4) Boil water in a large-ish vessel. I usually take 1 liter for 1 cup (200 ml) of quinoa. When the water boils, add the quinoa and stir well. You can add 1 – 2 teaspoons of oil if you wish.
5) Stir from time to time to prevent clumping.
6) Usual cooking time varies from 10 – 20 minutes depending on various factors. An average of 15 minutes usually works for me.
7) Test for doneness by pressing the grain. The cooked grain is translucent and yields to finger pressure. I also pop in some into my mouth and judge it by mouthfeel. A bit undercooked is preferable to overcooked if using in dishes where texture matters.
8) Drain the water immediately making sure to use a fine mesh sieve or a strainer.
9) Run room temperature water over the grains a couple of times.
10) I place the cooked grains on a flat mesh and place it over a vessel for the remnant water to drain. Keep this under the fan to air dry for an hour.
11) Add 1 – 2 teaspoons of oil into a bowl (this is optional) and toss the cooked grains into it and fluff them gently with a fork.
12) Refrigerate until use in further dishes. This can remain for 1 – 2 days in the fridge.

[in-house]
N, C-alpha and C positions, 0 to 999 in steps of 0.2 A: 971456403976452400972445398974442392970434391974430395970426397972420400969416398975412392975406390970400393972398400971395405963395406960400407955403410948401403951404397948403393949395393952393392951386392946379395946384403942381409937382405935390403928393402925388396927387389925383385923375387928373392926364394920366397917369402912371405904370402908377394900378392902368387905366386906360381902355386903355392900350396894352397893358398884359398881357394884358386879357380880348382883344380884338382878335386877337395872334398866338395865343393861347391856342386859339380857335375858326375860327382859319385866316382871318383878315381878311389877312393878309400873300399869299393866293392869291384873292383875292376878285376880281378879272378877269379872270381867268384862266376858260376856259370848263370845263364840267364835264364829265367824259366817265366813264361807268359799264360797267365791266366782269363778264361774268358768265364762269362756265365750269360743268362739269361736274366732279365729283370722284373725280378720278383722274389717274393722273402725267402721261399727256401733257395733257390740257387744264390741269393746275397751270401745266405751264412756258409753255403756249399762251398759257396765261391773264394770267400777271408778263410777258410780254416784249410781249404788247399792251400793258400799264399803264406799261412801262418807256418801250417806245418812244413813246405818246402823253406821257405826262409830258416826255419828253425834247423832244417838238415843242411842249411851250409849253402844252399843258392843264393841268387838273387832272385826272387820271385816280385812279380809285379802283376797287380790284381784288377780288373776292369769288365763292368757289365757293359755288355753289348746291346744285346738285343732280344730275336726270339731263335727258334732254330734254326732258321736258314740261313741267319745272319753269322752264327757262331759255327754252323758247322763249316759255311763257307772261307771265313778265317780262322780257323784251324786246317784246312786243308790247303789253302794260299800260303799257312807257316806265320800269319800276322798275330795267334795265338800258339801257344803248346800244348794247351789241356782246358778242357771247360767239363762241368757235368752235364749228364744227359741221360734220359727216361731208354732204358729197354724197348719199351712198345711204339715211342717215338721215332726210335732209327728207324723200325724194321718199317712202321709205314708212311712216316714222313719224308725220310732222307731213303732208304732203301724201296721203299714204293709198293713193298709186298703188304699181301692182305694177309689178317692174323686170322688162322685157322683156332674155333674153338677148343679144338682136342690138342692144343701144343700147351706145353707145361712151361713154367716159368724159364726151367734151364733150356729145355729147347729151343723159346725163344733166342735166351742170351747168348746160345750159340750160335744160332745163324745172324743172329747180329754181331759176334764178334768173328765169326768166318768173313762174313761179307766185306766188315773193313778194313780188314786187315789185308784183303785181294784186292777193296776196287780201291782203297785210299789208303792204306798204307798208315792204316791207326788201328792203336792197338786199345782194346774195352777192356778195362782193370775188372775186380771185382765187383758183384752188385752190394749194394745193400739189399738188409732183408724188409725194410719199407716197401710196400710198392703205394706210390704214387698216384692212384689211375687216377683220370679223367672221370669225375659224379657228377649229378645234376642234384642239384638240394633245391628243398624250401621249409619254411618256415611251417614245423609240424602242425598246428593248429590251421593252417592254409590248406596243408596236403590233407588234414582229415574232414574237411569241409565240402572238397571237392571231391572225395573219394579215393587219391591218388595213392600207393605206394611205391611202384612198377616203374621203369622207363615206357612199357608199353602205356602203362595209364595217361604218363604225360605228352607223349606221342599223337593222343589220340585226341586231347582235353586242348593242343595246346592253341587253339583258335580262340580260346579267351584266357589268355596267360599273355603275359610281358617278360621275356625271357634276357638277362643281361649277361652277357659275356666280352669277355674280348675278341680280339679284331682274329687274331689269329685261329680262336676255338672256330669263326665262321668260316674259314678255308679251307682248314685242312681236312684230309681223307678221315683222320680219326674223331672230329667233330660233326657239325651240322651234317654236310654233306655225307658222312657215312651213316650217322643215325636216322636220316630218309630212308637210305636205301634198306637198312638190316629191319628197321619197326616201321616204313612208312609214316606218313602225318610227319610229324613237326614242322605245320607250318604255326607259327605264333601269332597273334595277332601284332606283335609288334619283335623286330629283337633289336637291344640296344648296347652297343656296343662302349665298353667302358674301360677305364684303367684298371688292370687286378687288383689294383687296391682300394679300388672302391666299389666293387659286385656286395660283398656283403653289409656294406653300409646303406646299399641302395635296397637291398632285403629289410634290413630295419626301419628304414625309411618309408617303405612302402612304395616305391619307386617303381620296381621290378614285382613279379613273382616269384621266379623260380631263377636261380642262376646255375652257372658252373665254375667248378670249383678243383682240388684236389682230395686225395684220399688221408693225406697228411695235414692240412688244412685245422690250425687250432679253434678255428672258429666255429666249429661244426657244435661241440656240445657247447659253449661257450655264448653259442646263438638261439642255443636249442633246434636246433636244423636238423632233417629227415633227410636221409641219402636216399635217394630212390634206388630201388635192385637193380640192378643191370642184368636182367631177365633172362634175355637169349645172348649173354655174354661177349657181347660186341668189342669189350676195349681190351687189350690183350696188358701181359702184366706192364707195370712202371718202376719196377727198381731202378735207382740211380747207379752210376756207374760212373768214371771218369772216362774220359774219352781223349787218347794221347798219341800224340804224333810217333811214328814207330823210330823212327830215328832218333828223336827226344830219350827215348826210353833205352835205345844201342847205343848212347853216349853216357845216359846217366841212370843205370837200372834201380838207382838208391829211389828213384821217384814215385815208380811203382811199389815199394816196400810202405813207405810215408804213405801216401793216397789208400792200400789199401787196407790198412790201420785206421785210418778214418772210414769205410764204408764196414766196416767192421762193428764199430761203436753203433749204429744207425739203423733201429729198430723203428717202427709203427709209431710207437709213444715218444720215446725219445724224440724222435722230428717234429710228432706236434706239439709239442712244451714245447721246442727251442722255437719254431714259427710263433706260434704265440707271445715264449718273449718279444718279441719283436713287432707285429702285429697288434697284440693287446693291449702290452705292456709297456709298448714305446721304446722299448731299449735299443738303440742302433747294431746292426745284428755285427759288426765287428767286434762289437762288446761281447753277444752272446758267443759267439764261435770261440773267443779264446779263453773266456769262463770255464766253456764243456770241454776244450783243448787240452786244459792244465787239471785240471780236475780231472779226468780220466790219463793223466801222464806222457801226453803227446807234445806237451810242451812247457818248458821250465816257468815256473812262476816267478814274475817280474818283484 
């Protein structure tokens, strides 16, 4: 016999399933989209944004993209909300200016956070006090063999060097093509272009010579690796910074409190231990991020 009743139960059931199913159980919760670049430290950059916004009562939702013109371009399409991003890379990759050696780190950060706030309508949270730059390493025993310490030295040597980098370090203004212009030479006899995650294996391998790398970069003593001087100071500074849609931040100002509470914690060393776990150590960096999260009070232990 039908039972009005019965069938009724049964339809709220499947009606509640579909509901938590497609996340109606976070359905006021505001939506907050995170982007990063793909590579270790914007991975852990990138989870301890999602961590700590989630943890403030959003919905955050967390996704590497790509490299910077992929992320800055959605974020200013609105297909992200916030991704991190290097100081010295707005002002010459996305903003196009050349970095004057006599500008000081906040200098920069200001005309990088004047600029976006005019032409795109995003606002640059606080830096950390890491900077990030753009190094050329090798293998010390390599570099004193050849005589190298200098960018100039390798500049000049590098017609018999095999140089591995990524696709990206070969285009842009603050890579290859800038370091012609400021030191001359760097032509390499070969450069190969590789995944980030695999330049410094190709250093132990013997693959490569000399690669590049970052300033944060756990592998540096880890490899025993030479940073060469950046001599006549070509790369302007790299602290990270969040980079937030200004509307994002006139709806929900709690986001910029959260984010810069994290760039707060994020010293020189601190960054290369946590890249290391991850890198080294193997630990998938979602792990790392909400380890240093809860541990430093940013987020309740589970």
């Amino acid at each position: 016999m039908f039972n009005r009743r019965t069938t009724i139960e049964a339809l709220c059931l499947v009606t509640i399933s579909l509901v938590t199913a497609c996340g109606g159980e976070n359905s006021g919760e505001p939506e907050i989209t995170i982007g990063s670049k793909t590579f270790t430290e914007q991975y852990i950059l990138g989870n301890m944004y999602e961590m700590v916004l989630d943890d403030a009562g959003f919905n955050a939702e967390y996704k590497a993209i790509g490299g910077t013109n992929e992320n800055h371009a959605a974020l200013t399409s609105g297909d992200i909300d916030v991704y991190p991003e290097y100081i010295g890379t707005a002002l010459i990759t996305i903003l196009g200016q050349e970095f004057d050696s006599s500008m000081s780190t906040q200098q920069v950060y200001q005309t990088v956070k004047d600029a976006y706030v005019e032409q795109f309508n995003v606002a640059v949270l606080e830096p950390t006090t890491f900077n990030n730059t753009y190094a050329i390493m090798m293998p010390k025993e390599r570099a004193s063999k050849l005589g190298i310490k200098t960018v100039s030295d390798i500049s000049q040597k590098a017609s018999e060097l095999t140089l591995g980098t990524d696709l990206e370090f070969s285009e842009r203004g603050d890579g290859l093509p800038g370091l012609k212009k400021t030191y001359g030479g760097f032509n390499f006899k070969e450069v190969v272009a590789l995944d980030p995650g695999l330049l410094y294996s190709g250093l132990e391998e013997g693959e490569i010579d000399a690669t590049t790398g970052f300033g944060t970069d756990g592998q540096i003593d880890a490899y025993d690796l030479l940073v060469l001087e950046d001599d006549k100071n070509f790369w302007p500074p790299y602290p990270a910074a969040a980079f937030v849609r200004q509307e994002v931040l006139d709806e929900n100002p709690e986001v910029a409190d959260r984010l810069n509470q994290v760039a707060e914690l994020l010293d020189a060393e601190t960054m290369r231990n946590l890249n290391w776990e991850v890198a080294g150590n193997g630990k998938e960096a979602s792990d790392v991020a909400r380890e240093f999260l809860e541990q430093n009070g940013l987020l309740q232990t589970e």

13) The chilled quinoa is suitable for use in dishes where the grains are required to stay fluffy and separate, as in items like fried rice, lemon rice, coconut rice, upma etc.
14) In dishes like Bisi bele baath, khichdi, payasam etc where mushiness is acceptable, one can freely overcook the quinoa and not worry about being careful with the texture even after cooking.
How to use Quinoa –
The cooked grains are used in a plethora of dishes. A few of them are listed below –
In items like Bisi bele baath, khichdi, payasam, risotto etc.
In salads, Indian sweets like payasam, most savory dishes that use rice as a base, like lemon rice, coconut rice, pulao, biryani etc. Follow the same recipe as with rice.
The flour is used like any other flour in Indian flatbreads, regular breads, cakes, cookies and many other bakes.
I hope you enjoyed reading this post. Do let me know if there is any specific ingredient that you want me to write about in future for my How To Series.
Do leave your valuable feedback in the blog comments.
Sep 16th, 2020